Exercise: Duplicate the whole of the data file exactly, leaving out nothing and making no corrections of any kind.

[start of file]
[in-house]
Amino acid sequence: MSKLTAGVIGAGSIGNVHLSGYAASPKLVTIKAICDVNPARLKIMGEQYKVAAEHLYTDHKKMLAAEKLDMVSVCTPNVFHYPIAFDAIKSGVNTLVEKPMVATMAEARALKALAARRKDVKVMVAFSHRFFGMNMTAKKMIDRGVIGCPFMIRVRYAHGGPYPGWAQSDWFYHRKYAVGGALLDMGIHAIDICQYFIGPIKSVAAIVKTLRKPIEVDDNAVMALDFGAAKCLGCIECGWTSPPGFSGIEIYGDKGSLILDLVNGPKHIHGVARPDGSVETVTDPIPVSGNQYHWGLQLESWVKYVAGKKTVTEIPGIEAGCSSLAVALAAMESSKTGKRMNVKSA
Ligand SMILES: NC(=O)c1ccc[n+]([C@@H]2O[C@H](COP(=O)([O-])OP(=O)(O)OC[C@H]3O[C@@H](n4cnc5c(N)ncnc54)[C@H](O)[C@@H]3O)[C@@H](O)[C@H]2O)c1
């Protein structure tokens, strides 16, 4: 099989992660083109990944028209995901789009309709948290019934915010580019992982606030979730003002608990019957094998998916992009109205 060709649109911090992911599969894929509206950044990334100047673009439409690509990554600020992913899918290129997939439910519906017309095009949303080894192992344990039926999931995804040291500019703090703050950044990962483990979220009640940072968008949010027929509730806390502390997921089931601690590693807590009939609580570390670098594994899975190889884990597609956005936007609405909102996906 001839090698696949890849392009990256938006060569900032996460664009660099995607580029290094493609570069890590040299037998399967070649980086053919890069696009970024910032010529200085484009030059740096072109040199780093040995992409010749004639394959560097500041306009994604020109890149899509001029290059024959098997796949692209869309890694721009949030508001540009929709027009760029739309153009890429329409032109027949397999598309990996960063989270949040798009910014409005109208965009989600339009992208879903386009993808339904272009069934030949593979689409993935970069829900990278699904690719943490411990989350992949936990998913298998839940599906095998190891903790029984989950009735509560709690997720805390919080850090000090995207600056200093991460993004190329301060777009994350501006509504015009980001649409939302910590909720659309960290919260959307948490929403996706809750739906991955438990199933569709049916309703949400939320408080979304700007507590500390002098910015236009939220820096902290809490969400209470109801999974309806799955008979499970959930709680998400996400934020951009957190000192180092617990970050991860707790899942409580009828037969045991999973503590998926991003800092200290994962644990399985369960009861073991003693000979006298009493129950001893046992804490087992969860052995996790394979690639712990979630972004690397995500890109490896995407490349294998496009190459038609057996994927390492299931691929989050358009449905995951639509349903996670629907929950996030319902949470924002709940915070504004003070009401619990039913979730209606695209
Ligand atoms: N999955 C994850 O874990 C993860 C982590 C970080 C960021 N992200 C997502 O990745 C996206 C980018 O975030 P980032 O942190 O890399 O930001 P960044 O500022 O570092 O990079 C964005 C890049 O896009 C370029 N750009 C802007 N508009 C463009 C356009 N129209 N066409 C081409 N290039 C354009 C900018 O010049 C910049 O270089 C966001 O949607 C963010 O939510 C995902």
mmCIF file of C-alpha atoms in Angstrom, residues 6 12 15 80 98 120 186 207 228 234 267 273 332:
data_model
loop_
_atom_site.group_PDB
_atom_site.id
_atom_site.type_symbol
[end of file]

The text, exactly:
[in-house]
Amino acid sequence: MSKLTAGVIGAGSIGNVHLSGYAASPKLVTIKAICDVNPARLKIMGEQYKVAAEHLYTDHKKMLAAEKLDMVSVCTPNVFHYPIAFDAIKSGVNTLVEKPMVATMAEARALKALAARRKDVKVMVAFSHRFFGMNMTAKKMIDRGVIGCPFMIRVRYAHGGPYPGWAQSDWFYHRKYAVGGALLDMGIHAIDICQYFIGPIKSVAAIVKTLRKPIEVDDNAVMALDFGAAKCLGCIECGWTSPPGFSGIEIYGDKGSLILDLVNGPKHIHGVARPDGSVETVTDPIPVSGNQYHWGLQLESWVKYVAGKKTVTEIPGIEAGCSSLAVALAAMESSKTGKRMNVKSA
Ligand SMILES: NC(=O)c1ccc[n+]([C@@H]2O[C@H](COP(=O)([O-])OP(=O)(O)OC[C@H]3O[C@@H](n4cnc5c(N)ncnc54)[C@H](O)[C@@H]3O)[C@@H](O)[C@H]2O)c1
């Protein structure tokens, strides 16, 4: 099989992660083109990944028209995901789009309709948290019934915010580019992982606030979730003002608990019957094998998916992009109205 060709649109911090992911599969894929509206950044990334100047673009439409690509990554600020992913899918290129997939439910519906017309095009949303080894192992344990039926999931995804040291500019703090703050950044990962483990979220009640940072968008949010027929509730806390502390997921089931601690590693807590009939609580570390670098594994899975190889884990597609956005936007609405909102996906 001839090698696949890849392009990256938006060569900032996460664009660099995607580029290094493609570069890590040299037998399967070649980086053919890069696009970024910032010529200085484009030059740096072109040199780093040995992409010749004639394959560097500041306009994604020109890149899509001029290059024959098997796949692209869309890694721009949030508001540009929709027009760029739309153009890429329409032109027949397999598309990996960063989270949040798009910014409005109208965009989600339009992208879903386009993808339904272009069934030949593979689409993935970069829900990278699904690719943490411990989350992949936990998913298998839940599906095998190891903790029984989950009735509560709690997720805390919080850090000090995207600056200093991460993004190329301060777009994350501006509504015009980001649409939302910590909720659309960290919260959307948490929403996706809750739906991955438990199933569709049916309703949400939320408080979304700007507590500390002098910015236009939220820096902290809490969400209470109801999974309806799955008979499970959930709680998400996400934020951009957190000192180092617990970050991860707790899942409580009828037969045991999973503590998926991003800092200290994962644990399985369960009861073991003693000979006298009493129950001893046992804490087992969860052995996790394979690639712990979630972004690397995500890109490896995407490349294998496009190459038609057996994927390492299931691929989050358009449905995951639509349903996670629907929950996030319902949470924002709940915070504004003070009401619990039913979730209606695209
Ligand atoms: N999955 C994850 O874990 C993860 C982590 C970080 C960021 N992200 C997502 O990745 C996206 C980018 O975030 P980032 O942190 O890399 O930001 P960044 O500022 O570092 O990079 C964005 C890049 O896009 C370029 N750009 C802007 N508009 C463009 C356009 N129209 N066409 C081409 N290039 C354009 C900018 O010049 C910049 O270089 C966001 O949607 C963010 O939510 C995902």
mmCIF file of C-alpha atoms in Angstrom, residues 6 12 15 80 98 120 186 207 228 234 267 273 332:
data_model
loop_
_atom_site.group_PDB
_atom_site.id
_atom_site.type_symbol